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Romanian army soldiers hold NATO membership countries flags in Bucharest in a 2004 file photo.
Romanian army soldiers hold NATO membership countries flags in Bucharest in a 2004 file photo.

NATO must change radically, groups warn Add to ...

NATO must shed its Cold War shackles and reinvent itself as a 21st-century alliance, capable of wide-ranging nation-building if it is to be effective at combatting the threats of terrorism and failed states, say two major Canadian military lobby groups.

Support for NATO among Canadians - currently high - will wane unless the alliance changes radically, warns the study, published today by the Conference of Defence Associations Institute and the Canadian Defence and Foreign Affairs Institute.

"The enormous military assets tied to the territorial defence of Europe need to be redirected to face global threats," said Paul Chapin, a former senior Canadian diplomat with experience at NATO, in Moscow and in Washington and the study's principal author.

Afghanistan, where Canada has paid disproportionately in blood, exposes the failings in an alliance that was created to deter Soviet aggression in Europe, concludes the study, which was prepared to advance a Canadian perspective to NATO as it drafts a new strategy to be unveiled at a summit this fall in Lisbon.

But with the Harper government committed to pulling Canadian troops out of Afghanistan in the summer of 2011, the study also attempts to justify a continuing Canadian role in a military alliance that is largely portrayed as a U.S.-European Union partnership.

By the end of next year, Canada's military efforts overseas will have reached a nadir, with fewer soldiers peacekeeping for the UN or war-fighting with NATO than at any time in half a century.

"This is not the time to settle for modest adjustments," the study says. "It is time to renew the alliance, to transform NATO into a 21st-century organization with the vision and the means to protect and advance the security interests of democratic states." The study includes recommendations to make the financial burden of the alliance more equitable. It also calls for civilian forces to deploy with combat troops if NATO is to continue to conduct far-flung nation-building in places such as Afghanistan.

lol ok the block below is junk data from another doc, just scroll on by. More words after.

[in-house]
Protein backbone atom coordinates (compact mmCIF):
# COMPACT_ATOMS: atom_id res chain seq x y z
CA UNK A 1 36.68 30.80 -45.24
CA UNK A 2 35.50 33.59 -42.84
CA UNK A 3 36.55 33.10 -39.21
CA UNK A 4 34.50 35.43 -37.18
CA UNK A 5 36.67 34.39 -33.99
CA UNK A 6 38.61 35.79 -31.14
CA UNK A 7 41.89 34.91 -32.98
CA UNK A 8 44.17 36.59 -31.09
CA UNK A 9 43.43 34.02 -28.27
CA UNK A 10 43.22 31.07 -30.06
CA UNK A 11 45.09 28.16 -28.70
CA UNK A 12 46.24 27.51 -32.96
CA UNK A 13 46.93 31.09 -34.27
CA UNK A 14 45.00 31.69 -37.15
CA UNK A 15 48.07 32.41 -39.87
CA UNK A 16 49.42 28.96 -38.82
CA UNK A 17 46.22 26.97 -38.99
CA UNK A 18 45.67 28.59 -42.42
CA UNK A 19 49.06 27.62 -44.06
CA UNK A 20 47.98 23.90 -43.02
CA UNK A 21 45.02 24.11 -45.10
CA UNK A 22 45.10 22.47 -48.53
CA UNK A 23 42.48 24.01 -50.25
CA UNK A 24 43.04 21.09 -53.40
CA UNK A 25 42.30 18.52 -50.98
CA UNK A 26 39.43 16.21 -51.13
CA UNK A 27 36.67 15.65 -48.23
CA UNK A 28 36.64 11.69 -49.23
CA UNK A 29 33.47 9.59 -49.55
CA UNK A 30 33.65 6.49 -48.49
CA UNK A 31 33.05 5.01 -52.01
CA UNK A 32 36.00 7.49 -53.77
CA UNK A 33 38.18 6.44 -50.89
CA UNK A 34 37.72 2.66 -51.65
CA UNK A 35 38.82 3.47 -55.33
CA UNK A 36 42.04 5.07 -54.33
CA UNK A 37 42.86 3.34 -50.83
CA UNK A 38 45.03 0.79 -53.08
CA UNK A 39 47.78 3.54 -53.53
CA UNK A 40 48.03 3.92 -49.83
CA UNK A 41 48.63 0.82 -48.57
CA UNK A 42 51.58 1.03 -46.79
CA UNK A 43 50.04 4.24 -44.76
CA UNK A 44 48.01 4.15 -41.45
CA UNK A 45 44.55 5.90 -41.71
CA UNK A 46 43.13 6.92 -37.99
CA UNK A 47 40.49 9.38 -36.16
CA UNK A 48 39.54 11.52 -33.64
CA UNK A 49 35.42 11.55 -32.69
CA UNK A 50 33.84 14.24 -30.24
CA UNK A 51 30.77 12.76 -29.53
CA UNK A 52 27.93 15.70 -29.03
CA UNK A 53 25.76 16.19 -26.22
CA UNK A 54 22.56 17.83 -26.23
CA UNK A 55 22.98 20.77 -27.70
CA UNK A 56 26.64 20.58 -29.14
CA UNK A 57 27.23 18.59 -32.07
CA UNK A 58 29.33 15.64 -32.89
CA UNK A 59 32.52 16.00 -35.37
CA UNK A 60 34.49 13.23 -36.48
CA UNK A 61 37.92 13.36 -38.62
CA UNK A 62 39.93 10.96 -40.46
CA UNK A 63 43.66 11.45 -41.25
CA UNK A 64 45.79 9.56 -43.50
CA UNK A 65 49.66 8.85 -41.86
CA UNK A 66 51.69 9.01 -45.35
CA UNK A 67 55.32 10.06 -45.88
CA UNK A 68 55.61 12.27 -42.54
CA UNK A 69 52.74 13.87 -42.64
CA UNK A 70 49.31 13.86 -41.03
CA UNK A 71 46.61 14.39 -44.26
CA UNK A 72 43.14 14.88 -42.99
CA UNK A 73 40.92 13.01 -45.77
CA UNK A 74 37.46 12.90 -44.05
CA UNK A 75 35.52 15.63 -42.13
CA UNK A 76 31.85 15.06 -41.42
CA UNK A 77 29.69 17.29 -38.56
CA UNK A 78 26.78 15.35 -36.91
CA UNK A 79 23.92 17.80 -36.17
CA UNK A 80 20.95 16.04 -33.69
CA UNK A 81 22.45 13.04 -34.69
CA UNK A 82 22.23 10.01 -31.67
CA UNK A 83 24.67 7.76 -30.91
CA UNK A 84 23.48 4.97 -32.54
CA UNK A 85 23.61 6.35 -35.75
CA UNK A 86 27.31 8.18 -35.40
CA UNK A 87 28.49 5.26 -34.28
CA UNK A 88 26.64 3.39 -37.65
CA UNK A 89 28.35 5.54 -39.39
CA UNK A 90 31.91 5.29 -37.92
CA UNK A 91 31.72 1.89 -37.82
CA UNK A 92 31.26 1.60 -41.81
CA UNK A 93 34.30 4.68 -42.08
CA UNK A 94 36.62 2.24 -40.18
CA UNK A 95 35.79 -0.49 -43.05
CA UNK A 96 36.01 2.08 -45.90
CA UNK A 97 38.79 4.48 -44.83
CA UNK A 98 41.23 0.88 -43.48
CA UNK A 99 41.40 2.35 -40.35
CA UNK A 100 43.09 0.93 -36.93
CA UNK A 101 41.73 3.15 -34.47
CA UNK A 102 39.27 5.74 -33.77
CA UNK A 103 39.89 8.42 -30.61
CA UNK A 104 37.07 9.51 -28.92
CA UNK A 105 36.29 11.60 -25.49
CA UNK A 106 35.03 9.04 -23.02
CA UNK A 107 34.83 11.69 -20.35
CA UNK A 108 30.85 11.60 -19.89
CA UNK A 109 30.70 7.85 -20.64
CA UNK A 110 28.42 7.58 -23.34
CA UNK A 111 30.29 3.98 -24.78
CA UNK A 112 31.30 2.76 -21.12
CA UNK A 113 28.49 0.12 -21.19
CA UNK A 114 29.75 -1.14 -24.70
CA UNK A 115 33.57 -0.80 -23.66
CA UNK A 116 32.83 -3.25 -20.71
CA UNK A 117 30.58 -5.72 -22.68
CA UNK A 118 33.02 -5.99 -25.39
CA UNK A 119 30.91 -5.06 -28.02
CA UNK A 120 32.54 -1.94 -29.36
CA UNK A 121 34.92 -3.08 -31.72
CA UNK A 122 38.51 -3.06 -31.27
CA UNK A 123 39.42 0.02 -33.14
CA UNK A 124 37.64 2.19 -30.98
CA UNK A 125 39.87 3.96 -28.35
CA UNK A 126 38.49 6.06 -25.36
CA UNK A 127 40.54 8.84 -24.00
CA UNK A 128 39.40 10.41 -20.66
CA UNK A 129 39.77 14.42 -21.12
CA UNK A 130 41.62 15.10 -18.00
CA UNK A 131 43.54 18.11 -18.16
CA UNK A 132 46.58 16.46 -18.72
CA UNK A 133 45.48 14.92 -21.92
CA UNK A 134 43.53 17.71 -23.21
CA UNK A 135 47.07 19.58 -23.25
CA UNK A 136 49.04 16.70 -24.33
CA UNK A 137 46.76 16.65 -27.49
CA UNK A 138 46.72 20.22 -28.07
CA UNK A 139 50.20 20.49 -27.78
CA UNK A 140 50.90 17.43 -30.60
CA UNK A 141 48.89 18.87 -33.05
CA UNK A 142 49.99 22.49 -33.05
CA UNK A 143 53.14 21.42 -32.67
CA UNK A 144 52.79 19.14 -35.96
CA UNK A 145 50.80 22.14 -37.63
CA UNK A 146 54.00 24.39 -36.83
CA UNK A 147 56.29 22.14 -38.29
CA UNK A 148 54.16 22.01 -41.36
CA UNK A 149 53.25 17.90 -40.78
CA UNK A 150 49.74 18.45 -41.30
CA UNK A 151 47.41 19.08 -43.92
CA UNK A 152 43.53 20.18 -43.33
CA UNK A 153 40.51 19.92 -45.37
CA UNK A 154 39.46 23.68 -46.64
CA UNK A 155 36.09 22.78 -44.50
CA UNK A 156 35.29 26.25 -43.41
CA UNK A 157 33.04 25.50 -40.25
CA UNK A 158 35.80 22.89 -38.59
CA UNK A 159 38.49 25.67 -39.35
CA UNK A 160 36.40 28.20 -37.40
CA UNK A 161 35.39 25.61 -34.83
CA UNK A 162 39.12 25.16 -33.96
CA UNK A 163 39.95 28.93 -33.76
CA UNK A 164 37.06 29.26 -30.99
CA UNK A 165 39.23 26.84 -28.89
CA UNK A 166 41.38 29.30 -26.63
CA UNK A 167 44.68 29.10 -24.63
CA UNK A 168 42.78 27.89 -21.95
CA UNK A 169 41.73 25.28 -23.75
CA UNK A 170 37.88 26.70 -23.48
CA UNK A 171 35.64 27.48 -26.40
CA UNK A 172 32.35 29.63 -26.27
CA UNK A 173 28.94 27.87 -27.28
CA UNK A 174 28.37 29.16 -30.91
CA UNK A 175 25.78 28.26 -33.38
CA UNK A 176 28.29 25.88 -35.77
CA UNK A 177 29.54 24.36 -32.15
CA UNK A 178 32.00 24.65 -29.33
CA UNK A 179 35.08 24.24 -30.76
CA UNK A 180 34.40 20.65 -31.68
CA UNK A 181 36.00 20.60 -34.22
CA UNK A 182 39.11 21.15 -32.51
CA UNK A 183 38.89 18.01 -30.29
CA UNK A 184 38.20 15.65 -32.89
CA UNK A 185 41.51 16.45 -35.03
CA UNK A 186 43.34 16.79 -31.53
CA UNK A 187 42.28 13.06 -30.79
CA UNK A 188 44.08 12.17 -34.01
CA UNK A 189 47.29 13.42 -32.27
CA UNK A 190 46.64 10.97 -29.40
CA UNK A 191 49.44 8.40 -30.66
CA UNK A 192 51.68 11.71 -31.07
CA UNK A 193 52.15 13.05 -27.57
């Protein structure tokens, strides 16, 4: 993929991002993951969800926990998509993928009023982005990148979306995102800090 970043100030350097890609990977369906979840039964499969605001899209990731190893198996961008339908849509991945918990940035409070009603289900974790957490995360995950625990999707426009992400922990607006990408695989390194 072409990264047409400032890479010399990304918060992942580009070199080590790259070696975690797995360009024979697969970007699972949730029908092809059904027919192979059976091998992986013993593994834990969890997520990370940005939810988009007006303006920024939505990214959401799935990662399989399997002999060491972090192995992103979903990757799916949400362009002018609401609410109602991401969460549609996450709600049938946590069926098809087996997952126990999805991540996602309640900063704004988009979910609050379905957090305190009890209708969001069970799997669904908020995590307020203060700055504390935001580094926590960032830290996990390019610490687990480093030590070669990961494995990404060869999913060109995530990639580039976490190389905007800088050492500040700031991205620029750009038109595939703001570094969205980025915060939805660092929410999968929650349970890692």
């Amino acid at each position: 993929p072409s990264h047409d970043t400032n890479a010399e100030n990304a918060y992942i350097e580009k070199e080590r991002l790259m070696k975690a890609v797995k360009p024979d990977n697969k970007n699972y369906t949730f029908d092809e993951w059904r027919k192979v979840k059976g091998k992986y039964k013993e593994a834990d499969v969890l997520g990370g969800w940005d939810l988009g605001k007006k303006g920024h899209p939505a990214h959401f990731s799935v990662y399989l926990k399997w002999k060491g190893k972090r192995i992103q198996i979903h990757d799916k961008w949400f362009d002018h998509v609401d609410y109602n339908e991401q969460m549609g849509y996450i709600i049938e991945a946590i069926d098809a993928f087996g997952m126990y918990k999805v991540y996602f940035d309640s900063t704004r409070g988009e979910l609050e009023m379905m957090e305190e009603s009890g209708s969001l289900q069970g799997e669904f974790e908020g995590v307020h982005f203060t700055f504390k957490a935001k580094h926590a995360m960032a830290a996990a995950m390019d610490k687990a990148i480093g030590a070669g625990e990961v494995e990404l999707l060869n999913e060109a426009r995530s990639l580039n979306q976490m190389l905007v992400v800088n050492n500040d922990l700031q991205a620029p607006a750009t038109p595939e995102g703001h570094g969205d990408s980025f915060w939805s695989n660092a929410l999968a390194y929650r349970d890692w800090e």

The study also warns that NATO risks being continually paralyzed by two strictures that have long been central to its decision-making. "NATO decision-making is unnecessarily ponderous and afflicted by a 'UN syndrome' according to which governments often authorize action without committing all the resources required for success," the study says.

It also points out that NATO's requirement for consensus - meaning all 28 nations from the United States to France to Greece and Latvia must approve alliance operations at every level - is cumbersome and unnecessary. It proposes retaining consensus for major decisions - going to war in Afghanistan, for instance - while excluding those nations that opt out of an operation from being able to veto or thwart operational decisions. For instance, during the Kosovo air war in 1999, some NATO governments were insisting on being included in target approval even if they didn't have warplanes involved.

NATO has asked a group of experts, headed by former U.S. secretary of state Madeleine Albright, to review various national submissions and propose recommendations for a new strategic concept.

However, NATO remains a fundamentally transatlantic alliance, which seems at odds with its global activities, including waging a decade-long counterinsurgency with no evident end in Afghanistan or chasing pirates off the coast of Somalia.

Although the study calls vaguely for NATO to "enhance its special relationships with key democratic states outside" the alliance, the inherent imbalance remains. Of NATO's 28 members, all but Canada and the United States are in Europe and all of the expansion focus is also in Europe.

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